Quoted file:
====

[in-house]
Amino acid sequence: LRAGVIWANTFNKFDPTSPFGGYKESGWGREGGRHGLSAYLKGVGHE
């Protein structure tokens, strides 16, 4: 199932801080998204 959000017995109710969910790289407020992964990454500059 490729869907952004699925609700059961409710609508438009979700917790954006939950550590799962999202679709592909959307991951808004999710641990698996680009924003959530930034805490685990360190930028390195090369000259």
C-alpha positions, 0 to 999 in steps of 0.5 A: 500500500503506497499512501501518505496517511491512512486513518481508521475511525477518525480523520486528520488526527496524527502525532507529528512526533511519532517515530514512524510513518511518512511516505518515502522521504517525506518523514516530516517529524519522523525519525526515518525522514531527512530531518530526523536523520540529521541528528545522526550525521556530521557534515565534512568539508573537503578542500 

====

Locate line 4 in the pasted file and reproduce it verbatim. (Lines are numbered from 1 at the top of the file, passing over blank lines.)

C-alpha positions, 0 to 999 in steps of 0.5 A: 500500500503506497499512501501518505496517511491512512486513518481508521475511525477518525480523520486528520488526527496524527502525532507529528512526533511519532517515530514512524510513518511518512511516505518515502522521504517525506518523514516530516517529524519522523525519525526515518525522514531527512530531518530526523536523520540529521541528528545522526550525521556530521557534515565534512568539508573537503578542500 